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Jul
28

Sweater or Swelter

It’s been a funny kind of July. Hot days, cold days – we never know what’s around the bend. All in all it has been cooler than usual for this time of year. It doesn’t seem like it’s been so cold as to really harm our heat loving plants like watermelons and tomatoes though, and our greens have been a little easier to care for than usual. All in all, the mixture of sunny days and rainy days has been beneficial to the garden this year.

Lots of great veggies for sale!
Tuesdays and Thursdays: 3pm to 7pm
Saturdays: 9am to 4pm

Another less pleasant funniness is the recent trend of WWOOFers committing to stay at the farm for one week to one month, showing up, and then leaving after one day! Apparently they’re getting homesick. This is indescribably annoying, and we’re starting to feel the effects of being short staffed. I guess it’s up to us two nitwits to keep doing all the work. I guess we just don’t know when to quit! Either that or we have a  strange fetish for sweating. Moving on…

Once again, if you’re into doing a little hand weeding with a friend, please send me an email and let me know when you’d like to come out. Most days are good besides Sundays but Mondays, Wednesdays and Fridays are the best since we’re not busy harvesting.

It’s time to pull the garlic and hang it up to dry in the barn. This is another task with which we can use more pairs of arms. We’re hoping to get started on Friday afternoon, so be in touch if you think you can come out. Take home some fresh garlic!

CSA Update
Week No.5    
This week our CSA members will get:

Lettuce: Weekly lettuce. We’re moving lots of ‘Nancy’ these days, which is my favourite variety. It’s got big leaves ideal for sandwiches and tears up into succulent pieces for salads. It keeps well, grows well, and looks good.

Red tomato: One ripe tomato to get things going. Enjoy!

Pink turnips:
These ‘Scarlet Ohno’ turnips are bright pink. A little drier and firmer than our white turnips, they are still considered a salad turnip.

Cilantro: A zesty herb adds a unique kind of freshness to your meal. I’m using it in my fajitas tonight!

Summer onions: Small onions with delicately flavoured bulbs and tasty green tops. Is it really a meal without onions?

Summer squash: Green ones, striped ones, round ones, yellow ones. We’ll rotate the different varieties we have to all our pickups so you’ll get to try them all. They’re great pan fried, baked, stir fried or BBQed. Try stuffing the larger ones!

Choice greens: Choose a bunch of chard or a bunch of kale. Both are used basically the same way.

Carrots: Delicious orange carrot bunches.

Red cabbage: Little heads of red cabbage makes fun looking coleslaw. Summer cabbage is a little juicy for making sauerkraut, but it still works and well worth the effort to boost your intake of living foods.

Turnip tops: Store these in the crisper and use just like chard or kale. I especially like them with beef.

Broccoli: Crunchy, tasty, nutritious broccoli!

Charissa’s Recipe Suggestions

Beet green chips
(Get ready for more beets next week)

By now most people have likely heard of, if not tried, kale chips.  And while they are delicious, kale isn’t the only green that lends itself to chip-making!  Beet greens taste a little different, but can also be baked up into crunchy, slightly grassy snacks.  (I know, the oven?  In JULY?  I hear you, but on a chilly, rainy day these are a pretty good pick-me-up!)
Grab a bunch of greens, wash them and pat dry.  If any of the leaves have particularly large or tough ribs, cut them out.  Toss the leaves with a little oil; you want them all coated, but not soaked.  Better to start with too little oil and add a bit if needed.  Once nicely coated, lay the leaves out in a single layer on a baking sheet.  Sprinkle with salt, pepper, chili powder; whatever seasoning you’d like.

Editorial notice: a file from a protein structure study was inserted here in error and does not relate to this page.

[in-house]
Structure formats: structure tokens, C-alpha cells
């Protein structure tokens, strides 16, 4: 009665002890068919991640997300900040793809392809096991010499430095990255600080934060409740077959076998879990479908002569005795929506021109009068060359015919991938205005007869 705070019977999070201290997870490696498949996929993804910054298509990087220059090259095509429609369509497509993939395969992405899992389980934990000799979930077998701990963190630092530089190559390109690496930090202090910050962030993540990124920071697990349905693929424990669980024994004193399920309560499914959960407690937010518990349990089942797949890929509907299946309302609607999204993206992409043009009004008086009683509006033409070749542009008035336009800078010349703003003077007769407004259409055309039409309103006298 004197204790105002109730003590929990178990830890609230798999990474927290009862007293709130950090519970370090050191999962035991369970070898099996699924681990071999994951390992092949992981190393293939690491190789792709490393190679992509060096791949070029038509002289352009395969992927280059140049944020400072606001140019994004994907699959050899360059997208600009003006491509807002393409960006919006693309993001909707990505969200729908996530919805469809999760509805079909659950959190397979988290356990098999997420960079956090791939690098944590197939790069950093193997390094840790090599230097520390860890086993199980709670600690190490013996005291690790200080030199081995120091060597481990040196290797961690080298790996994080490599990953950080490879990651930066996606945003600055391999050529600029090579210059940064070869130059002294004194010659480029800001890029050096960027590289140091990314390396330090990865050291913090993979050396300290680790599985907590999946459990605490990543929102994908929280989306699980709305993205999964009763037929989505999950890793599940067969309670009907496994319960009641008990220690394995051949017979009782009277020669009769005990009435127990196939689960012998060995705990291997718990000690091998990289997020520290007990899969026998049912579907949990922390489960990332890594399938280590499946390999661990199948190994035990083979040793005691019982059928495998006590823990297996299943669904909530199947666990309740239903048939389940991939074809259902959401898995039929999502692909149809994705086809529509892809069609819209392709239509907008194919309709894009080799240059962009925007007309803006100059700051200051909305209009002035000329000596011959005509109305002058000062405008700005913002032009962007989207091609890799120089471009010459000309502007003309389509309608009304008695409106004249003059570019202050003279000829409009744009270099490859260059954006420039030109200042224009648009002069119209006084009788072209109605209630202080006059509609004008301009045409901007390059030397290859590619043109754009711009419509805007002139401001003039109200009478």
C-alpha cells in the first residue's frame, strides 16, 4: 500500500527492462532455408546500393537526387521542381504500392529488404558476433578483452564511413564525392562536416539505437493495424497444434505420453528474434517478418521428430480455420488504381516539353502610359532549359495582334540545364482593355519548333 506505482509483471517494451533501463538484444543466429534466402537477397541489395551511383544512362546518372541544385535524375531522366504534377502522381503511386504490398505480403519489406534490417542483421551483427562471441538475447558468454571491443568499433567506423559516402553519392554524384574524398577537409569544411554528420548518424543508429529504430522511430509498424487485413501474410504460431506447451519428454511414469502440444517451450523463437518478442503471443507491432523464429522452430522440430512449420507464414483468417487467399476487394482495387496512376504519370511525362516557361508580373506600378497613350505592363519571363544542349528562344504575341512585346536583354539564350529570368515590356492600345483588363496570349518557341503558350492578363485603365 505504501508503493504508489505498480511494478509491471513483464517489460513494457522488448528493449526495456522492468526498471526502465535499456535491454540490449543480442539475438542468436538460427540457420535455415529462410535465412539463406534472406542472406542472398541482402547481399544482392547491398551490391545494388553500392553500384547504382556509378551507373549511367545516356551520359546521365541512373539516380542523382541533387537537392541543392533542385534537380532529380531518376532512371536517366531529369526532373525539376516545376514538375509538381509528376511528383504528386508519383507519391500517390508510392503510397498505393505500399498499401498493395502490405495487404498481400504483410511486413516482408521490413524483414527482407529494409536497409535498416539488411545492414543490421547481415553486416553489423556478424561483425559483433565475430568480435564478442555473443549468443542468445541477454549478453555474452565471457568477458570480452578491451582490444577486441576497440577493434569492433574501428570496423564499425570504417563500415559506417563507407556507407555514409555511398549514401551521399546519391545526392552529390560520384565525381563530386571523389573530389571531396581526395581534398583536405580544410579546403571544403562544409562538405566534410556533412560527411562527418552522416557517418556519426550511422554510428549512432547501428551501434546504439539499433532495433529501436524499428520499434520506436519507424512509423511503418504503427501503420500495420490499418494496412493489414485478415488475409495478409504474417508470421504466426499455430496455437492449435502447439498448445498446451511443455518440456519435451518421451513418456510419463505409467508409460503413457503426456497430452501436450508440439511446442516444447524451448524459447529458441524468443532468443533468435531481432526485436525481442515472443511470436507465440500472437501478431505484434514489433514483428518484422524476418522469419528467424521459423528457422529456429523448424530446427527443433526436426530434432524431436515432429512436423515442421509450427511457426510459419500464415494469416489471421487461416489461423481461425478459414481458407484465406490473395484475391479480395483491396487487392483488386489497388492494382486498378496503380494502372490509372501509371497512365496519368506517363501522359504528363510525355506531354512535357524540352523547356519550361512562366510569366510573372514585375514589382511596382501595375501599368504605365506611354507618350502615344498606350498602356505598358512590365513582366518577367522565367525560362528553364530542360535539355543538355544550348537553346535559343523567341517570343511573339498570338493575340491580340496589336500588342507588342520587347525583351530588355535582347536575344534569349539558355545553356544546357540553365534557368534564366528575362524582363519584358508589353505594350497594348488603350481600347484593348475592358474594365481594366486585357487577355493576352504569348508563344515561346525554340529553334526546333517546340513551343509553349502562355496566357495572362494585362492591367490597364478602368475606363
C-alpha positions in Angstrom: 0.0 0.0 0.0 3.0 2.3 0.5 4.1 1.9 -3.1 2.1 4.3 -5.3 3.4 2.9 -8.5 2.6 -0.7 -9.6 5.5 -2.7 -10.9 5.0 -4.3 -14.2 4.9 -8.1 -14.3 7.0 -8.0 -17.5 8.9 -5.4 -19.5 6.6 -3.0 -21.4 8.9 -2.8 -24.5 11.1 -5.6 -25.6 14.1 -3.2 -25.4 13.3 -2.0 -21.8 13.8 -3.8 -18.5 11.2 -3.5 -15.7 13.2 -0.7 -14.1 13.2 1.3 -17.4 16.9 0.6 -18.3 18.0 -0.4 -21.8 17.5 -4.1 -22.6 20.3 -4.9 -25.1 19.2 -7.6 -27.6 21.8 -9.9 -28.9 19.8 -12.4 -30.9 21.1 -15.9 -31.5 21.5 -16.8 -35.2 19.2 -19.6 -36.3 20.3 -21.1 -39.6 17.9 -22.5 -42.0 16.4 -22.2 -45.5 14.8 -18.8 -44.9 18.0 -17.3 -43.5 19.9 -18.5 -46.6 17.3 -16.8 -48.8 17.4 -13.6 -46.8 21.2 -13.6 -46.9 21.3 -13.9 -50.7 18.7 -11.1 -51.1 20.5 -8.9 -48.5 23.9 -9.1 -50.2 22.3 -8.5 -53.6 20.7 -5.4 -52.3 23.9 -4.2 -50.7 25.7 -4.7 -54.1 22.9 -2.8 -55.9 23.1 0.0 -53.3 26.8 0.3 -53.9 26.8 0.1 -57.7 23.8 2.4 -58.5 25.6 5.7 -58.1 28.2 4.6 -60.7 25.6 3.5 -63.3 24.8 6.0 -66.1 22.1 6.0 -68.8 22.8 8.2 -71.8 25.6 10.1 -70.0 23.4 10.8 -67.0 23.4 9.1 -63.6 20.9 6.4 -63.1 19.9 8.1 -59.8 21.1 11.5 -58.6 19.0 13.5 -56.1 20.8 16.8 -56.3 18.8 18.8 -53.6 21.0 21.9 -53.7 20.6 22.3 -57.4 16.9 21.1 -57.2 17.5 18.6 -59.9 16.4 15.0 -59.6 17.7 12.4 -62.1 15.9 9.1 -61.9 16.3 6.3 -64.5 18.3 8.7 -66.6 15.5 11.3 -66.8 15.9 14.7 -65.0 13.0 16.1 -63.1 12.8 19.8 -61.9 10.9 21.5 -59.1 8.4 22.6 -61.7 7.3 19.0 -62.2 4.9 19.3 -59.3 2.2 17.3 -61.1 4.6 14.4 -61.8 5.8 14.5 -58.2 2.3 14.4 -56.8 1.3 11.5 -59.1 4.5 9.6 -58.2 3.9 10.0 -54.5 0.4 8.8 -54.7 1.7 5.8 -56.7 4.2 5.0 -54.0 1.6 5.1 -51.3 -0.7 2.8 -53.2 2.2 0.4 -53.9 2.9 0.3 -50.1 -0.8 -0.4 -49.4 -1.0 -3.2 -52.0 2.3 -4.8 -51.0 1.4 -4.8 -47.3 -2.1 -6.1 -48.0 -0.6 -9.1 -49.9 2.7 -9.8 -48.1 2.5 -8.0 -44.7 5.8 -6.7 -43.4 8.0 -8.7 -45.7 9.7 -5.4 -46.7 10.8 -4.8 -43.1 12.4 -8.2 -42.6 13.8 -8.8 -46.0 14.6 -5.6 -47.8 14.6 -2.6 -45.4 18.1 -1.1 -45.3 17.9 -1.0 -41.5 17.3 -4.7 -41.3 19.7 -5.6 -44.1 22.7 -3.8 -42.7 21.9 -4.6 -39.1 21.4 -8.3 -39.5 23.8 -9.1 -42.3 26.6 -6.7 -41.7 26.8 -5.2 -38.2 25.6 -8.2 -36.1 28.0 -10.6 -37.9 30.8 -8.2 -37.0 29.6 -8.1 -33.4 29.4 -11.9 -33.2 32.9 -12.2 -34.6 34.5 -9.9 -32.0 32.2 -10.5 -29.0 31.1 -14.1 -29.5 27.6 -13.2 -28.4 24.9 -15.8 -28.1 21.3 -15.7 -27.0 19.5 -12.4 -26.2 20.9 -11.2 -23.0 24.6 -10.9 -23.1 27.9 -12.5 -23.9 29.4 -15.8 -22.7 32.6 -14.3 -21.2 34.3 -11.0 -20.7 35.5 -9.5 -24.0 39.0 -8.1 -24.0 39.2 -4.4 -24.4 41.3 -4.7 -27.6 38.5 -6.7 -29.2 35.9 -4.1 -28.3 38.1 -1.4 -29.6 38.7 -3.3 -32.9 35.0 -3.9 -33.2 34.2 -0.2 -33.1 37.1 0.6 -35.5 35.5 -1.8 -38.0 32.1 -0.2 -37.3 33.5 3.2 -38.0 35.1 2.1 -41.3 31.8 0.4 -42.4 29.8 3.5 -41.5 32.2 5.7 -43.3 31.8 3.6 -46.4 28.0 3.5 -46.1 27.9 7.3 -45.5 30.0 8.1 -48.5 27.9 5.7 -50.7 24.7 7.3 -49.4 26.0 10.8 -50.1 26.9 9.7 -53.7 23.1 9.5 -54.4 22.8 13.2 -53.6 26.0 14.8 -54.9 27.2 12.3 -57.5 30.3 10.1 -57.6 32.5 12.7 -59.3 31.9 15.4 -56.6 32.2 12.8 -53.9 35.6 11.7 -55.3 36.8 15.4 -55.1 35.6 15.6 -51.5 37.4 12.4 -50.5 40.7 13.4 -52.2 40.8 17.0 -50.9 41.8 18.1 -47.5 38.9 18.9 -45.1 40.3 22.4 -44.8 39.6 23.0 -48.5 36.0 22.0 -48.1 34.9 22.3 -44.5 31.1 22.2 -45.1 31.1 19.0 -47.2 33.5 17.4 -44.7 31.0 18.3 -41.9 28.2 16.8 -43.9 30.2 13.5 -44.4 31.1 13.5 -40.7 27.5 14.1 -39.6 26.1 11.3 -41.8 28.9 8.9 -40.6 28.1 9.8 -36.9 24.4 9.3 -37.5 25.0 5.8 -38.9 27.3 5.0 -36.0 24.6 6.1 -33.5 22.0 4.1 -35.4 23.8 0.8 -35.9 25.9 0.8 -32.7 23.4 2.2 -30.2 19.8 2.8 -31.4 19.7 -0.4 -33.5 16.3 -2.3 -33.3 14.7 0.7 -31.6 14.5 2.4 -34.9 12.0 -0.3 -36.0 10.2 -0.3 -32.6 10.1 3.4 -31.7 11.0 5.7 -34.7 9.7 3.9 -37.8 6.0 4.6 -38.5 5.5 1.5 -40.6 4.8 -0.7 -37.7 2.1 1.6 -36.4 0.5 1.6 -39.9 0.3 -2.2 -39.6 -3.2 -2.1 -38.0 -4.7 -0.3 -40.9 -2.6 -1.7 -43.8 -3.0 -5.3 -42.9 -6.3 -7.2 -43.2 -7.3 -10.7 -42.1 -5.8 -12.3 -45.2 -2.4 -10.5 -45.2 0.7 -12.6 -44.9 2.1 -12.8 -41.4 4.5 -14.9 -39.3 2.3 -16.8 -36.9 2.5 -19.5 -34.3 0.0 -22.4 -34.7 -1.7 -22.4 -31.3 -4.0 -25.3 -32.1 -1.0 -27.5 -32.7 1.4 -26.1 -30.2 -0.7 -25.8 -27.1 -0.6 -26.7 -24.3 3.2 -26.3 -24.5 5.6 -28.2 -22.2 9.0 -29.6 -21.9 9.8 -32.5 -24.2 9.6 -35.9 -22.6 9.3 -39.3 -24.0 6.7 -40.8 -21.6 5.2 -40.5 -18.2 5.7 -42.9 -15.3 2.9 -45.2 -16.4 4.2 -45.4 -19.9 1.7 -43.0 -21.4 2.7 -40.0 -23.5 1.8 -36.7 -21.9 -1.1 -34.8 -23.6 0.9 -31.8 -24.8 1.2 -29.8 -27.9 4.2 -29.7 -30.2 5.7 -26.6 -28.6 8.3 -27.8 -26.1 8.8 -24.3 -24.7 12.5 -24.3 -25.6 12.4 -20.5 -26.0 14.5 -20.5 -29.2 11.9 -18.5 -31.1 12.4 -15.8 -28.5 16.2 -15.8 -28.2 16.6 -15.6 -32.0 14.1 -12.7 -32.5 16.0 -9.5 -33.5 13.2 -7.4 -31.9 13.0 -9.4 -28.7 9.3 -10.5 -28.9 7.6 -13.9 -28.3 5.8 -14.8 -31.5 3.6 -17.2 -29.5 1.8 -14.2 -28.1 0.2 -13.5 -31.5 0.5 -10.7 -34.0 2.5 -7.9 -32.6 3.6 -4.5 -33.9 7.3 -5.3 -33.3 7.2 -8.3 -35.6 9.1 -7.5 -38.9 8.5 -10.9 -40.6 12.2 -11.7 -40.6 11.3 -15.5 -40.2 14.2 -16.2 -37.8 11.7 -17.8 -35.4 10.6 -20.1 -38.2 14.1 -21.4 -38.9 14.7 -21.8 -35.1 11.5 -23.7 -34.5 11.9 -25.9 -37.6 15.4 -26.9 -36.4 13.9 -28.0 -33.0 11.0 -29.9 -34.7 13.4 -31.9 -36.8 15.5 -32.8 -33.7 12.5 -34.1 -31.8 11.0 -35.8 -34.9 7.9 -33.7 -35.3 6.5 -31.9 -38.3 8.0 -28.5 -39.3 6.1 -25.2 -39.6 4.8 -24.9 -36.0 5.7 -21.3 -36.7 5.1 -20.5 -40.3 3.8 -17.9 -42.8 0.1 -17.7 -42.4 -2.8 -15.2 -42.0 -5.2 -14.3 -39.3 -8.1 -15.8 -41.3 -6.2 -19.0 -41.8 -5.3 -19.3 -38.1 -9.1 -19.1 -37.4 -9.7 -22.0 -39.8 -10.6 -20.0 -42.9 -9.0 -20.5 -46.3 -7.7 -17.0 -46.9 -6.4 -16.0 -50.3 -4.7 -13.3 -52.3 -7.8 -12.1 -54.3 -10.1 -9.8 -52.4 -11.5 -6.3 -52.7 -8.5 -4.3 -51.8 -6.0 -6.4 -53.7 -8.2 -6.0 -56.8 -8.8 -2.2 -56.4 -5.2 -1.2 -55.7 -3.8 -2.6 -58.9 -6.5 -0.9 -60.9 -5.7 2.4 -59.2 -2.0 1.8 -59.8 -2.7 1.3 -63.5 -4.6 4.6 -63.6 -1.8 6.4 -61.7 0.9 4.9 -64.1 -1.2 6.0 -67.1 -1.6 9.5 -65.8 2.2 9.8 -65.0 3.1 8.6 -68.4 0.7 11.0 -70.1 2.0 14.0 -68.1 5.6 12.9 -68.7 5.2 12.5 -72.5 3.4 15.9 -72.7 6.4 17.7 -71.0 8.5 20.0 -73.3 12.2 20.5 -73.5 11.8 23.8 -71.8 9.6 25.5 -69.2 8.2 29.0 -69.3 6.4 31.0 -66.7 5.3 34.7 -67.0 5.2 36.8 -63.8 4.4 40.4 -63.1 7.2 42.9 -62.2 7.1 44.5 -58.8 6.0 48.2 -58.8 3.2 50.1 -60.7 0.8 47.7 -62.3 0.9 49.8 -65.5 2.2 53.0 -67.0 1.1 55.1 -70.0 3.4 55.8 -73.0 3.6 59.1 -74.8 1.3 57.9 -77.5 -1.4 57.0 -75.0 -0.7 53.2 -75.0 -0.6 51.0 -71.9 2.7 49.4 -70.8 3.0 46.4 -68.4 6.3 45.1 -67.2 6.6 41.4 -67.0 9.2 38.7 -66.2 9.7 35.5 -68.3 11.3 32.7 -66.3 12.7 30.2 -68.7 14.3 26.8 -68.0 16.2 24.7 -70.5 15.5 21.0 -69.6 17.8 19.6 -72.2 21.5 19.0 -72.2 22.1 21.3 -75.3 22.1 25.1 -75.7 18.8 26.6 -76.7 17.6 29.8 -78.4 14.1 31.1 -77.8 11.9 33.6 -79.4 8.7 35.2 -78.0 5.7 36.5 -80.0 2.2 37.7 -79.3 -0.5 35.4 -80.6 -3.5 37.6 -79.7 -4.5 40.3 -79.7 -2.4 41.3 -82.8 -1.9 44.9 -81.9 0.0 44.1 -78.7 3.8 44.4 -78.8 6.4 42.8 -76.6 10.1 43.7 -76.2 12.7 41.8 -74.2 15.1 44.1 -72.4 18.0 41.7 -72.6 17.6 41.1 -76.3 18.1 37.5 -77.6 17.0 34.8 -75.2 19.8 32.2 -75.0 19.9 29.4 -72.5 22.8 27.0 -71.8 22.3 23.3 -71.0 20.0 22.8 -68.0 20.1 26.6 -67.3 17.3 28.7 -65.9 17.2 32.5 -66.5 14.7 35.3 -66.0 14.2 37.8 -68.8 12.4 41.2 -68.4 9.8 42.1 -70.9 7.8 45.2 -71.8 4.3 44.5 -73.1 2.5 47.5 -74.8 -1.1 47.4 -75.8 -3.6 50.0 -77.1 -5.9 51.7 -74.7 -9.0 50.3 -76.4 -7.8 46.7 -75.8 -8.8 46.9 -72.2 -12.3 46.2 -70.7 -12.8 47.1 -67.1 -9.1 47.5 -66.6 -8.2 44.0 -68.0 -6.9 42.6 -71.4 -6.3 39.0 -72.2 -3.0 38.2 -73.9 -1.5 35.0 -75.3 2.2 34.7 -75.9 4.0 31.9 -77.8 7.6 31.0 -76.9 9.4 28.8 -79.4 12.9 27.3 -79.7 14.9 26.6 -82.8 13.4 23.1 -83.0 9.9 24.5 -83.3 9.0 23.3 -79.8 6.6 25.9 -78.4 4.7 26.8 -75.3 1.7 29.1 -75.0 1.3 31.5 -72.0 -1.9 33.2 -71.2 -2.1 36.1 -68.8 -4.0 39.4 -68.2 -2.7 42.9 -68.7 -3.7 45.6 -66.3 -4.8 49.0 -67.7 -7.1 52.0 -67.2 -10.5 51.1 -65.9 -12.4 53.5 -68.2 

Bake at 350F for 10-15 minutes, then flip over, season the other side and bake till crisp through.

Sauerkraut formula

With the Season of Grilling upon us, it’s always nice to have some tangy crunch on hand to counterbalance richer flavours.  I like that Kraut is acidic without having the vinegary tang of most pickles.  Variety is good!
Sauerkraut is a pretty easy pickle to customize.  You can grate up carrots, scallions, hot peppers, etc. to mix in with the cabbage, or add additional spices to the brine.  (Cumin is delicious, as is ginger, or chili powder.)  If you’re adding shredded veggies, use the weight of your veggies (not just the cabbage) when calculating your salt below.
1 lb of veggies (or just cabbage if you’re kicking it oldschool)
2 tsps salt — use sea salt, pickling or kosher salt, not iodized table salt.
(2 tsps of any spices you want to include)

Once you have all your veggies shredded (or sliced very thinly), toss them in a large bowl (or crock if you have one) with the salt, squeezing a little with your hands to help release the water.  You can also layer — putting a little cabbage in, sprinkling a layer of salt, etc.  Press down on everything to draw out the water; you want all your vegetables to be submerged.  If you really don’t have enough liquid, top up with some brine (1.5 tbsps of salt per litre of water).  Once you have enough liquid, ensure that your veggies stay submerged.  (You may have to use a weighted plate, or clean ziplock filled with more brine to manage it.)

Cover the whole set-up with a clean cloth (just to keep dust out), and leave it somewhere out of the way at room temperature.  Since we’re in the heart of summer heat, you can start checking on your kraut after 3-4 days — it will taste saltier in the early days, don’t worry!  When the cabbage has reached the level of tang that you’d like, remove the weight, put it in a jar (with its brine) and keep it in the fridge.  The flavours should continue to mellow out over time.

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